Random Acts of Architecture

Tales of an architect trying to bring order to the chaos that is modern information technology.

If it were easy, we would not need good IT architects

It is hard not to find advice on being a great IT architect. Beyond modelling and technical details, good advice includes effective persuasion, people skills and persistence. However, the need for non-technical skills is often left as self-evident or explained superficially. It also glosses over important details and distinctions.

Traditionally, IT has two types of roles. The first role is the implementor, such as a software developer, network engineer or QA. They produce non-delegatable outcomes. The second role is a manager or executive, someone accountable when something goes well or poorly.

IT architects fit into neither role. Their value becomes apparent when the project or organization gets big, complex or conflicts with team objectives. They are not more intelligent or more capable than implementors or management. Instead, they solve an emergent need.

IT architects are internal consultants, helping team members to execute and management be successful. Enterprise and senior solution architects increasingly provide executive decision support instead of design, almost becoming a separate role.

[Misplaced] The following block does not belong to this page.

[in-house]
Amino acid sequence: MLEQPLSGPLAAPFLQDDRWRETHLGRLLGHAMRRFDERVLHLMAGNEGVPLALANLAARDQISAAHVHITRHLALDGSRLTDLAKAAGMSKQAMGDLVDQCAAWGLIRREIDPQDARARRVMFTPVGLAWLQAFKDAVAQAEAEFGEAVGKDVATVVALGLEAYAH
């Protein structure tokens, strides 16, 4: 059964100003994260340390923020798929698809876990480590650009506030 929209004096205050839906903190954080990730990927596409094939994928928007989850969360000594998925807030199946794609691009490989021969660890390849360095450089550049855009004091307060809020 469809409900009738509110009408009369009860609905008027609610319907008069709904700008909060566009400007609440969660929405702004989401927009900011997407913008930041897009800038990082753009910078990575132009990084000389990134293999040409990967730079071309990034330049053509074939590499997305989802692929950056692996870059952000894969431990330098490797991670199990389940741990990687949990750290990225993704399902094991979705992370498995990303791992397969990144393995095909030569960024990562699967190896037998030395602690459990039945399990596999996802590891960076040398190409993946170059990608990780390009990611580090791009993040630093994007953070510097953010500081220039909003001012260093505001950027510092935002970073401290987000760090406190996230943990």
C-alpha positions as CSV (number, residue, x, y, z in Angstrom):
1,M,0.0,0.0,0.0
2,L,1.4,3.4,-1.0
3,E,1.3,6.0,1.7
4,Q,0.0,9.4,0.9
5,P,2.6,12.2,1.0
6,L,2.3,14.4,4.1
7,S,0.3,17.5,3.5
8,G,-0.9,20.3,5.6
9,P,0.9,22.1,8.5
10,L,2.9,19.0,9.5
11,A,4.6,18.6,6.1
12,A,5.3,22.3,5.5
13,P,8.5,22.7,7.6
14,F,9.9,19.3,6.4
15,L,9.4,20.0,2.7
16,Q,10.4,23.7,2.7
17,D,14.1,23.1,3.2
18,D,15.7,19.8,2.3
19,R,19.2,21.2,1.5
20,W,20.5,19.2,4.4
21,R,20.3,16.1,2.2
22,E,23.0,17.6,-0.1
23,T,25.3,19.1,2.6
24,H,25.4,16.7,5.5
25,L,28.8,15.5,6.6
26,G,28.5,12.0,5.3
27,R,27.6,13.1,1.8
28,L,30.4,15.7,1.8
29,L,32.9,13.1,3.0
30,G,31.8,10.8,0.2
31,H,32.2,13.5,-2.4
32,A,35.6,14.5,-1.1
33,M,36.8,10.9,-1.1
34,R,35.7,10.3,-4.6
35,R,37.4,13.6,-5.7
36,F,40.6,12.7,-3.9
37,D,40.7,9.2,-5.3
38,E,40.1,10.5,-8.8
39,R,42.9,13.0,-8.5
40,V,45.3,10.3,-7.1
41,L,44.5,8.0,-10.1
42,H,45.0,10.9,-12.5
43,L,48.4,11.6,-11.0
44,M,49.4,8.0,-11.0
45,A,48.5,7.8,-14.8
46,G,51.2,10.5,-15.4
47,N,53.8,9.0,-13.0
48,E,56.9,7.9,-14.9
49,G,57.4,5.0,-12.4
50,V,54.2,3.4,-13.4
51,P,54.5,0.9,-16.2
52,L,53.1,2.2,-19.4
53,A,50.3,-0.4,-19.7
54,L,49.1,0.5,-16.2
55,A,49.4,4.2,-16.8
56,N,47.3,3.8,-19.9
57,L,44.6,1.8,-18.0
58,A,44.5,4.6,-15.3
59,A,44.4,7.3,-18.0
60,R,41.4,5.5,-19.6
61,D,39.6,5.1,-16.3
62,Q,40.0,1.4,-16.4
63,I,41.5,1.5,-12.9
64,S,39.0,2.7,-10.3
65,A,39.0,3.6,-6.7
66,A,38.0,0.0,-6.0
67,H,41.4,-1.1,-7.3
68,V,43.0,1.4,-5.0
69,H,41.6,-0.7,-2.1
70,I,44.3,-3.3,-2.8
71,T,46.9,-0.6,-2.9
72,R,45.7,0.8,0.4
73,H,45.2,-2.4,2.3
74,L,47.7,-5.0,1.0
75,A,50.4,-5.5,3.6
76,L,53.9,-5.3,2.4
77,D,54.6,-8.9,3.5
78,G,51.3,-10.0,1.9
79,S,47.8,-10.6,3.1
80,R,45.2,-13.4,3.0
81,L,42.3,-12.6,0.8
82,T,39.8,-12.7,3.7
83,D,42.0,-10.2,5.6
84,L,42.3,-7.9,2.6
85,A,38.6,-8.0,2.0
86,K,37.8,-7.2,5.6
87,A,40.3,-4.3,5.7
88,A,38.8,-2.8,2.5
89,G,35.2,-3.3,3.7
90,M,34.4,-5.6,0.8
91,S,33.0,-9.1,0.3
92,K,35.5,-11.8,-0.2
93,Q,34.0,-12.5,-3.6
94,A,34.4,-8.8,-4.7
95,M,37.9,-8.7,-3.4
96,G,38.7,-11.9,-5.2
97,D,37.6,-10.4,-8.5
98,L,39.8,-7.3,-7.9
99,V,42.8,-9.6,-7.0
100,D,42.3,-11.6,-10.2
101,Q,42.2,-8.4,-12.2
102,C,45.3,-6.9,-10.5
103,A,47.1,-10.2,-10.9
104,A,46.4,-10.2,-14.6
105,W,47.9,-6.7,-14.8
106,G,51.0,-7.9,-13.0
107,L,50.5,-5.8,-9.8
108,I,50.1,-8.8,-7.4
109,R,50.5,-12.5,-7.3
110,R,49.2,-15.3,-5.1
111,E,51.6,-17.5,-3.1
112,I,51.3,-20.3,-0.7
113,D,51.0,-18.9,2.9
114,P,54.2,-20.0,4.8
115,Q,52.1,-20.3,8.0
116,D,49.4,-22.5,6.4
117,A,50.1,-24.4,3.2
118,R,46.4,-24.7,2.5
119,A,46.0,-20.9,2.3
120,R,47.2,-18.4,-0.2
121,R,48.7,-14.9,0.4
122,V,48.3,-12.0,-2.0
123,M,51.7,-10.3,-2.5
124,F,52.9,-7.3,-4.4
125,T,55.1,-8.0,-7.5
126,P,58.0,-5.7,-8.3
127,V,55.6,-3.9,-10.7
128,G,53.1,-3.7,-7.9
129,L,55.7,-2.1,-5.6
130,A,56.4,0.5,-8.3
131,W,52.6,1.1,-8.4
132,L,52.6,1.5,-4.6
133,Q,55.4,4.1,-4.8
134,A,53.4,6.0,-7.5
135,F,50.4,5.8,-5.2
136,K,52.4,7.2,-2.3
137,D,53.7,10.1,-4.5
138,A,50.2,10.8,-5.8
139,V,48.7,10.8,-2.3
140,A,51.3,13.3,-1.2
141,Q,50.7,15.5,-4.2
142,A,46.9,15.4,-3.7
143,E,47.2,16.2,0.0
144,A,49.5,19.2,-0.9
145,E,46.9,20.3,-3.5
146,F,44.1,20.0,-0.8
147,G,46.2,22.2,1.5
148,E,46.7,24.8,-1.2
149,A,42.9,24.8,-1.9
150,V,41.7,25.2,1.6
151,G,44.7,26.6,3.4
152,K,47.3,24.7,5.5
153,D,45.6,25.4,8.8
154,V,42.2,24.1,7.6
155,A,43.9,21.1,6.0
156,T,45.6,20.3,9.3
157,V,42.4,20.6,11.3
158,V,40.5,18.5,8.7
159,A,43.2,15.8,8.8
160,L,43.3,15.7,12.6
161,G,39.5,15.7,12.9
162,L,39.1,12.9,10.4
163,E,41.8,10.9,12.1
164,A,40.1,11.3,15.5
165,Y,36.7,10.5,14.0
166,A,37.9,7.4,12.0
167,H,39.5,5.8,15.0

However, being a consultant has two fundamental but often missed implications for IT architects. The first implication is an IT architect has no intrinsic authority. Their authority stems from the stakeholders, usually management or executives, that their architectures enable or support.

Whose authority is usually evident in client-facing product teams who share a reporting structure. However, this is often unclear in projects spanning multiple reporting lines, such as large or siloed organizations or internal IT projects. Shared responsibilities between business and IT muddy this further.

The second implication of an IT architect being consultative is people often incorrectly think IT architects, like consultants, are paid for their opinions. Yes, implementors consume the artifacts produced by IT architects, like designs and principles (“opinions”). However, neither stakeholders nor implementors blindly accept them.